Acts 2:1-4; 1 Corinthians 12:1-13

When the day of Pentecost had come, they were all together in one place. And suddenly from heaven there came a sound like the rush of a violent wind, and it filled the entire house where they were sitting. Divided tongues, as of fire, appeared among them, and a tongue rested on each of them. All of them were filled with the Holy Spirit and began to speak in other languages, as the Spirit gave them ability.

(1 Cor.)

Now concerning spiritual gifts, brothers and sisters, I do not want you to be uninformed. You know that when you were pagans, you were enticed and led astray to idols that could not speak. Therefore I want you to understand that no one speaking by the Spirit of God ever says ‘Let Jesus be cursed!’ and no one can say ‘Jesus is Lord’ except by the Holy Spirit.

Now there are varieties of gifts, but the same Spirit; and there are varieties of services, but the same Lord; and there are varieties of activities, but it is the same God who activates all of them in everyone. To each is given the manifestation of the Spirit for the common good. To one is given through the Spirit the utterance of wisdom, and to another the utterance of knowledge according to the same Spirit, to another faith by the same Spirit, to another gifts of healing by the one Spirit, to another the working of miracles, to another prophecy, to another the discernment of spirits, to another various kinds of tongues, to another the interpretation of tongues. All these are activated by one and the same Spirit, who allots to each one individually just as the Spirit chooses.

For just as the body is one and has many members, and all the members of the body, though many, are one body, so it is with Christ. For in the one Spirit we were all baptized into one body—Jews or Greeks, slaves or free—and we were all made to drink of one Spirit.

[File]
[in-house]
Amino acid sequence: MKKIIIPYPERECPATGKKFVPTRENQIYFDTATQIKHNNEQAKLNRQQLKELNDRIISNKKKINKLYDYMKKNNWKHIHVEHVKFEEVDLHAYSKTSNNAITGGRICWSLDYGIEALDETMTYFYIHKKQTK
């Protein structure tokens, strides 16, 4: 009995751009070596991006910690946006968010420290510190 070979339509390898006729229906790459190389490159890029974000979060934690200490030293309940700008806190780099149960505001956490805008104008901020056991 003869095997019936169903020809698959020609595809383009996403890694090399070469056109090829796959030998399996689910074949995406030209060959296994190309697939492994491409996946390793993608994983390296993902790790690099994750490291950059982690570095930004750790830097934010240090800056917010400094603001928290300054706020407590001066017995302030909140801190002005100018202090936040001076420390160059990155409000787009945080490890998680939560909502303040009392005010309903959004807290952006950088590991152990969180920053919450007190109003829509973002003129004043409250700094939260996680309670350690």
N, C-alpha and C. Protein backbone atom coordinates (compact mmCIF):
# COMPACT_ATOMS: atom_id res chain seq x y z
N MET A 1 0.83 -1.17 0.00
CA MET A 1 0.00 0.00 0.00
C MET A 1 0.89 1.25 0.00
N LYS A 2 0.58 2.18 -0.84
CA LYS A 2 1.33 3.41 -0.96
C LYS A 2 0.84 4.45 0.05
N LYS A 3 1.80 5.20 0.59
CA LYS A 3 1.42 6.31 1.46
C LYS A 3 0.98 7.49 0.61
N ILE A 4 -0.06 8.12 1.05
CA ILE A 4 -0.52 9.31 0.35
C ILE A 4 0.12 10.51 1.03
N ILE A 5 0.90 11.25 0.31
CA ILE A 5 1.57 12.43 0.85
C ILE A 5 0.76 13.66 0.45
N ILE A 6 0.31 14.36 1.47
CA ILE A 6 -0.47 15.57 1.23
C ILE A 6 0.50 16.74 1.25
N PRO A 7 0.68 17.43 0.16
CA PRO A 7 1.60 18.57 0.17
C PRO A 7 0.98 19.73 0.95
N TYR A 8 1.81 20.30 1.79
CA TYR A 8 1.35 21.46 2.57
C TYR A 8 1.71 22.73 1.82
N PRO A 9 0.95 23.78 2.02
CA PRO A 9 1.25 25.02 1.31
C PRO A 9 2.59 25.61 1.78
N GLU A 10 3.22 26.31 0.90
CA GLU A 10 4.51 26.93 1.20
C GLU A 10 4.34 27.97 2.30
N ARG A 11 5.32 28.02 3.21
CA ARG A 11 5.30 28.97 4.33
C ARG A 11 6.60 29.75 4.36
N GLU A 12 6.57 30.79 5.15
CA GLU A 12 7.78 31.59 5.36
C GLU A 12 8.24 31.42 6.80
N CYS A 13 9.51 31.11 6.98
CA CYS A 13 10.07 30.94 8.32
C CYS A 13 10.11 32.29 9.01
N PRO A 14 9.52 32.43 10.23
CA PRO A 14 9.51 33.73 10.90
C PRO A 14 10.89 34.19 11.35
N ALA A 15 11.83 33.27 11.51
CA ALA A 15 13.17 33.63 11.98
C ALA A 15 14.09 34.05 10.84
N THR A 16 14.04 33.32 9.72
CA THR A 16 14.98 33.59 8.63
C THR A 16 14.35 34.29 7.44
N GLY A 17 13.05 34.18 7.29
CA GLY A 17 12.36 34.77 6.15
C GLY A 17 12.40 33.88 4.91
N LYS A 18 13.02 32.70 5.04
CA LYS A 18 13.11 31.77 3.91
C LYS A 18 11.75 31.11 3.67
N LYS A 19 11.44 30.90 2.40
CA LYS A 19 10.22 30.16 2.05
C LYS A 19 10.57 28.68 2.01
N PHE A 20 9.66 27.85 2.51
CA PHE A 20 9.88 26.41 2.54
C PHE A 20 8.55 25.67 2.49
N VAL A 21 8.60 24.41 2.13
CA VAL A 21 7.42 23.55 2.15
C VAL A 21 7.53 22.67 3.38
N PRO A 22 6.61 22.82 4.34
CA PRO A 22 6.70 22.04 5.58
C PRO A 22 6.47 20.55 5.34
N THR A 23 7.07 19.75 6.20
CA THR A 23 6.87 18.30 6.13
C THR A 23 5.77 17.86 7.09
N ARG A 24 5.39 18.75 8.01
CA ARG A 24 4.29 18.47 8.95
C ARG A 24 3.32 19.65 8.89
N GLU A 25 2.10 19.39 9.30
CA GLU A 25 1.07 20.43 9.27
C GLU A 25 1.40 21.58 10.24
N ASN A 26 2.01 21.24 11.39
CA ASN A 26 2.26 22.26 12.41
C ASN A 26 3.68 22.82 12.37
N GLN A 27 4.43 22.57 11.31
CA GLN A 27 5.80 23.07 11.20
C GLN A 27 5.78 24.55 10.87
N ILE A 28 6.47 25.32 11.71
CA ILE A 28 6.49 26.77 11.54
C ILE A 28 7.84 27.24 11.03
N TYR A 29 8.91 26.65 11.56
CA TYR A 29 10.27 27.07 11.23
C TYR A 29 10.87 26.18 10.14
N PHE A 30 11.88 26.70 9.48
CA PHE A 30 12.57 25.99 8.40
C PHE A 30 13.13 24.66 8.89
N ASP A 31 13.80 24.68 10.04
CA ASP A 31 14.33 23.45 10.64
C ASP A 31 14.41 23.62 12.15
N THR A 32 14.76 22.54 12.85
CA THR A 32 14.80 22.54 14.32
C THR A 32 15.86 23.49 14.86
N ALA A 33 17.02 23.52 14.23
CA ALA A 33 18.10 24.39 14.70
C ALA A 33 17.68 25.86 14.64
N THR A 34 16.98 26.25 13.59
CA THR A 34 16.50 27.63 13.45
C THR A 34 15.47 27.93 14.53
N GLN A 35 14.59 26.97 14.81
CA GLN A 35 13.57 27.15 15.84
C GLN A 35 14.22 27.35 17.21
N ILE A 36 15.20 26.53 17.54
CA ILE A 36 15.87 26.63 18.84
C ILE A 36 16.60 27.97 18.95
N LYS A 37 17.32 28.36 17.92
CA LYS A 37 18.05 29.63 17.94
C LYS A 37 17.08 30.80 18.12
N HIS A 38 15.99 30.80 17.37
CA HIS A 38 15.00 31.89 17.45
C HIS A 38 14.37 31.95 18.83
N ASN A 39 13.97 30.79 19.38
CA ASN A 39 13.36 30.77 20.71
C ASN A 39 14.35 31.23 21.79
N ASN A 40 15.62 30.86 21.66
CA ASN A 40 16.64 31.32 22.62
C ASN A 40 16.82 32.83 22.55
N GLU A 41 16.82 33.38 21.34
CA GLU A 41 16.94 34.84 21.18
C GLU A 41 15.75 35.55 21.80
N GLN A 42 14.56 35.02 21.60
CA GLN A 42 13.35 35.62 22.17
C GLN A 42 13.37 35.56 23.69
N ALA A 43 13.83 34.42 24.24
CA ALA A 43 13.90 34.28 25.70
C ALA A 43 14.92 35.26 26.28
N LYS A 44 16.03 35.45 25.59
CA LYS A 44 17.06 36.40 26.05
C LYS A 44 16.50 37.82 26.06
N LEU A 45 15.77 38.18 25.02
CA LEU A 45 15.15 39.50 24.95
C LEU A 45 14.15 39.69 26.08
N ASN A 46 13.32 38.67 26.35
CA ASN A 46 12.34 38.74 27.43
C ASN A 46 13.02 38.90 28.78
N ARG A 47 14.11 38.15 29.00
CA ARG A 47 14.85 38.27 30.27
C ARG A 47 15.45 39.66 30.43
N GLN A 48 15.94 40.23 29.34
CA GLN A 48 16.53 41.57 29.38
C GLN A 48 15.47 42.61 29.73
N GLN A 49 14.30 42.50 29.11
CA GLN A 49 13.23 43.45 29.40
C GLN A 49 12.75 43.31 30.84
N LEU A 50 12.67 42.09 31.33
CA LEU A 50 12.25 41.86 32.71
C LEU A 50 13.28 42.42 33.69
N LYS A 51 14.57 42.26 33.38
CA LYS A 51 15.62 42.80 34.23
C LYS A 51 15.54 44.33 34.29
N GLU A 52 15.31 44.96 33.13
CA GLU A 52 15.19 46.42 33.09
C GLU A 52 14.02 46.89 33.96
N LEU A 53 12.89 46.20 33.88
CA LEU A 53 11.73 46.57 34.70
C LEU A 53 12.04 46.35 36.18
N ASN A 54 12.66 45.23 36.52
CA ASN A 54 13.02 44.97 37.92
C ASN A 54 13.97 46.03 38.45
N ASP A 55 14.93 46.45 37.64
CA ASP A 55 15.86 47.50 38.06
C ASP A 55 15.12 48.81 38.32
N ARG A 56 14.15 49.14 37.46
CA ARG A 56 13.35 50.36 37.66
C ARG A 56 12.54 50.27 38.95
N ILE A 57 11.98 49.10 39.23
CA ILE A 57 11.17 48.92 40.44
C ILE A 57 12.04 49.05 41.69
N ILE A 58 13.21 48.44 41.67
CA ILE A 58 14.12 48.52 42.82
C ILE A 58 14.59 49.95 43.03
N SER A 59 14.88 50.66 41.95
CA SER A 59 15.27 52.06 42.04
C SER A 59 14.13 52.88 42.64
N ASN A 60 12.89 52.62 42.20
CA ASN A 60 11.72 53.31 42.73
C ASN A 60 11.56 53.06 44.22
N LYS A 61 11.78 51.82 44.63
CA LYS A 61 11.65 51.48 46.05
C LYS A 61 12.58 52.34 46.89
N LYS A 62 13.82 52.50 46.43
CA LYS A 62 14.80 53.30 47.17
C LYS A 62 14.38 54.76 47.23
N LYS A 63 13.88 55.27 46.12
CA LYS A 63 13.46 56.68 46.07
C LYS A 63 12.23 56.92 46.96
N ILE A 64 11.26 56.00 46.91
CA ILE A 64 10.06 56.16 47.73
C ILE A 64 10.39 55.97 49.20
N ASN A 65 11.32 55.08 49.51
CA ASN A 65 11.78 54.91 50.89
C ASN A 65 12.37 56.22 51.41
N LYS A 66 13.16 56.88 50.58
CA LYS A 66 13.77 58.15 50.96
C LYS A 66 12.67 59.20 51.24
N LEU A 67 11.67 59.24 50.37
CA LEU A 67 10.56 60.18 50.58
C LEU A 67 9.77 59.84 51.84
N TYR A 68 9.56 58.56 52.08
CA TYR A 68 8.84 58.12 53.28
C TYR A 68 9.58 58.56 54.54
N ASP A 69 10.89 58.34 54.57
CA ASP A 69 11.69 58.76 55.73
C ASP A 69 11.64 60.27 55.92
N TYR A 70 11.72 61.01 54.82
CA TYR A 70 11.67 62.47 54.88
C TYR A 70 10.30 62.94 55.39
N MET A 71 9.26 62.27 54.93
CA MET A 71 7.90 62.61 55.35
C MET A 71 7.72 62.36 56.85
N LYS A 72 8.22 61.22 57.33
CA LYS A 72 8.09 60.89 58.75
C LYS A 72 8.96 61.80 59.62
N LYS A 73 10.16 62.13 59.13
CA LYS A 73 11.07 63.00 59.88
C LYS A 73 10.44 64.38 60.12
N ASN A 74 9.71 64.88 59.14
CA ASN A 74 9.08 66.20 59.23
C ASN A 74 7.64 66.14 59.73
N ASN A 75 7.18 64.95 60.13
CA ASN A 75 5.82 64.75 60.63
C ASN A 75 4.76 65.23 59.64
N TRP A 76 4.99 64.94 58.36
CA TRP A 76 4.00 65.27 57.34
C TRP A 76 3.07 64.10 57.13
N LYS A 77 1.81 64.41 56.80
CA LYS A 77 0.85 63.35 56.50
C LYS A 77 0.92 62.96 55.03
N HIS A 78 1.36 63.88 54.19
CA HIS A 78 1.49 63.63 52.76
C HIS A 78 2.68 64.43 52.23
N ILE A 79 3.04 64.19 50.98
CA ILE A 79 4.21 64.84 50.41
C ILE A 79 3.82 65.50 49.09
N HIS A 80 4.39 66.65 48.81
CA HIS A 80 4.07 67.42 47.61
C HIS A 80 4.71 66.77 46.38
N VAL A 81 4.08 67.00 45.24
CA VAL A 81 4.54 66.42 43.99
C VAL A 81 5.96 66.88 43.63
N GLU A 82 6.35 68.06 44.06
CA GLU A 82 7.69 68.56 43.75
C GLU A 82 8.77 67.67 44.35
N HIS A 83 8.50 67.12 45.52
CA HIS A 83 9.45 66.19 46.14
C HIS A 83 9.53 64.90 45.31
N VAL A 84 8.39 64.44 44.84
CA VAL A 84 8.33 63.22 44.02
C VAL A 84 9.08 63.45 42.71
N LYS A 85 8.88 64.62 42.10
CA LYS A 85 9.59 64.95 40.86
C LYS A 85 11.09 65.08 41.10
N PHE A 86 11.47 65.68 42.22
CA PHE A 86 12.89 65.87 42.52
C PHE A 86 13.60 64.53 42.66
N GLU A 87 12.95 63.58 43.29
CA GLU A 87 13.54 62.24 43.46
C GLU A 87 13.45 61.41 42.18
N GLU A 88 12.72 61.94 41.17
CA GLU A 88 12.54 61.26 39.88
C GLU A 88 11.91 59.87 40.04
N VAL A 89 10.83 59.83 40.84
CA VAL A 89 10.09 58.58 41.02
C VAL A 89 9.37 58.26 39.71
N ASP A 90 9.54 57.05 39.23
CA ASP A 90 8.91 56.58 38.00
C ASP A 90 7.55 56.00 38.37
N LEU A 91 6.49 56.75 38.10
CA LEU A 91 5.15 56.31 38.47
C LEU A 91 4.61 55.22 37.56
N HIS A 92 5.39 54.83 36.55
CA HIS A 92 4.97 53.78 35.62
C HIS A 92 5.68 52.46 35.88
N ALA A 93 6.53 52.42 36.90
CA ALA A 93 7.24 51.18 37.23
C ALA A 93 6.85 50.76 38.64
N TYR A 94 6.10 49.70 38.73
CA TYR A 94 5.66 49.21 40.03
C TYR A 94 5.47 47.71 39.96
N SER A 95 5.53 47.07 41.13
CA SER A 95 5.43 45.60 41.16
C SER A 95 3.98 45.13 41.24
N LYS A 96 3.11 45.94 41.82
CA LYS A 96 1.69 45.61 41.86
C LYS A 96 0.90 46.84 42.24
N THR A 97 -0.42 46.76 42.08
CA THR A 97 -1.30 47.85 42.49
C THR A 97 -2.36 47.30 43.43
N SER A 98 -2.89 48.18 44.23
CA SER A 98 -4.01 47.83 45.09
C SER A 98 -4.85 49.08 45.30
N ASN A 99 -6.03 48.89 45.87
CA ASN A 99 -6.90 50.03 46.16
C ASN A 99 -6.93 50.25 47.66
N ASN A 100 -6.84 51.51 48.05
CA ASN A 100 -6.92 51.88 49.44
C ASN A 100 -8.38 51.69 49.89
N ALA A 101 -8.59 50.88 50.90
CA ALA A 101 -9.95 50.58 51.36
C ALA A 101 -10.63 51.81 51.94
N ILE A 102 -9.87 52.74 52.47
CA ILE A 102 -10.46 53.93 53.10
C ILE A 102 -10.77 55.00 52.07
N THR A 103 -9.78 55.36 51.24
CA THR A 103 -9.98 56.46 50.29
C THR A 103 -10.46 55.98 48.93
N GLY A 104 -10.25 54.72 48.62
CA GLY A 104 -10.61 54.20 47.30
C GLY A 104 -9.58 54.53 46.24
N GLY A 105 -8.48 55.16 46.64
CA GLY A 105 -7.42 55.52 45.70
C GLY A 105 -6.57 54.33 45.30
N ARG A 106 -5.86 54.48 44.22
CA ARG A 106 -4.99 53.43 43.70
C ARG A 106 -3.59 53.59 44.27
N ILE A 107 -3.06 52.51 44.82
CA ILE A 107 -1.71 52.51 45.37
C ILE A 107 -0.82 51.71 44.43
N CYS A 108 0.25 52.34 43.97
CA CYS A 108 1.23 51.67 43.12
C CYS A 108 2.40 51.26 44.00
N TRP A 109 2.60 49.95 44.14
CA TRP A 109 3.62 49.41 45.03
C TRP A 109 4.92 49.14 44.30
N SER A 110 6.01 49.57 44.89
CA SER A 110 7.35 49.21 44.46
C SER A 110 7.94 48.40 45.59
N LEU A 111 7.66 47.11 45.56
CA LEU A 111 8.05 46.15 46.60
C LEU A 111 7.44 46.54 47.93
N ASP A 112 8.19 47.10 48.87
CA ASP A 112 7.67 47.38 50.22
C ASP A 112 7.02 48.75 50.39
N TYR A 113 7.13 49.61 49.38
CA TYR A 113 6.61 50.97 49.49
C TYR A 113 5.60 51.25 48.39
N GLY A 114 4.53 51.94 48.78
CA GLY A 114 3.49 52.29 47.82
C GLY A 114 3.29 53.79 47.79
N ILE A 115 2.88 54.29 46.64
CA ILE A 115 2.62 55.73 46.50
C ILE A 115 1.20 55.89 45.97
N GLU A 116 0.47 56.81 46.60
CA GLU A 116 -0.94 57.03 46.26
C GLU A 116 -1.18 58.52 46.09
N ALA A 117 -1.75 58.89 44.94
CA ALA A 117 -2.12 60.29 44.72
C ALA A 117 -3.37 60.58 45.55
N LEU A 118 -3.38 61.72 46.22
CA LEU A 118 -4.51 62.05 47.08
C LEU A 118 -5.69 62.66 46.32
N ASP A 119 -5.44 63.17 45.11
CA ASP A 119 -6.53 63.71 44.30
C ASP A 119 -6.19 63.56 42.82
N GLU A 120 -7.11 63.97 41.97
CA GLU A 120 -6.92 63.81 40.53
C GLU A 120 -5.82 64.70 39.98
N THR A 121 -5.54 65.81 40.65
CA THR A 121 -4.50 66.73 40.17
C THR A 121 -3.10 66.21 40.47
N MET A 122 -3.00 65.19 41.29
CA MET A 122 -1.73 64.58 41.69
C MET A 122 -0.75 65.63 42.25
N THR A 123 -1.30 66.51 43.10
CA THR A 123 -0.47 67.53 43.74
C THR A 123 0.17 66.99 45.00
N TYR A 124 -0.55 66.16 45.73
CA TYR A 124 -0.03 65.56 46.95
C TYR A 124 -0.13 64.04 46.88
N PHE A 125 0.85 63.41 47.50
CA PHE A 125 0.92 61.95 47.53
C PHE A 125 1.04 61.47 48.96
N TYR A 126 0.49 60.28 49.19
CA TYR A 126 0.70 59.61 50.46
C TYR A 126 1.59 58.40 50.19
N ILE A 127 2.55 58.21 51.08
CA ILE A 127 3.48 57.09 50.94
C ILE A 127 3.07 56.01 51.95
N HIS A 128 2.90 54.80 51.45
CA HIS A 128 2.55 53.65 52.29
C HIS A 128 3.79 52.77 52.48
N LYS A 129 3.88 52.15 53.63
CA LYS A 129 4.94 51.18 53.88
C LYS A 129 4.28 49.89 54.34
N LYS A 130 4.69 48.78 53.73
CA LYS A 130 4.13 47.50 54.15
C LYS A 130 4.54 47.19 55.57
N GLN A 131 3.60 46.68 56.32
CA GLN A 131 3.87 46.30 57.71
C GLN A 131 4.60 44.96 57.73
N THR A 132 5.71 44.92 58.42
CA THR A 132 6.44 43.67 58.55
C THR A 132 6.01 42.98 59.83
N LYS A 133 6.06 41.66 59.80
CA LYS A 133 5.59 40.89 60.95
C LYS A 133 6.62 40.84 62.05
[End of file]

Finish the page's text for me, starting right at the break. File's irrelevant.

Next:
This morning’s reading reminds me of the one about a teacher who was receiving gifts from her students at the end of the school year. The florist’s son handed her a wrapped gift. She gently shook it, held it overhead and said, “I bet I know what it is…flowers!” “That’s right,” the boy said. “But, how did you know?” “Oh, just a wild guess,” she replied. The daughter of a baker presented her with a gift next. Lifting it a few times, she said, “I think it’s a box of cake.” “That’s right, but how did you know?” asked the girl. “Oh, just a wild guess,” said the teacher. The next gift was from the son of the owner of the local liquor store. The teacher held the package overhead but noticed it was leaking a clear liquid. She touched a drop of the liquid with her finger and put it to her tongue. “Is it wine?” she asked. “No,” the boy replied, with some excitement. The teacher repeated the process, tasting a larger drop of the liquid. “Is it champagne?” she asked. “Noooo,” the boy replied again, with even more excitement. The teacher took one more big taste before declaring, “I give up, what is it?” With great glee, the boy replied, “Surprise! It’s a puppy!”

Poor teacher thought she was sooo clever in deducing her gifts! It goes to show that one can seldom out clever a kid. She must have been new to teaching altogether. Any adult who’s ever interacted with a kid can tell you that kids are renowned for clever ways of thinking. Just read the latest comic strip of Dennis the Menace! Poor, poor teacher, guess she had to learn the hard way…

Of course, no one is more clever than God in doling out gifts. I often wonder what his thought process is in giving out certain gifts to certain people. Why do some people get certain gifts while others go without? Why didn’t God give me the natural ability to play the piano? No, I have to plod through years of lessons at various times in my life and yet I’d still define my skill as “advanced beginner.” It’s just not fair! God knows how much I love listening to piano music of all genres, you’d think He’d gift me with a little more ability to actually play the piano. Ugh…so frustrating!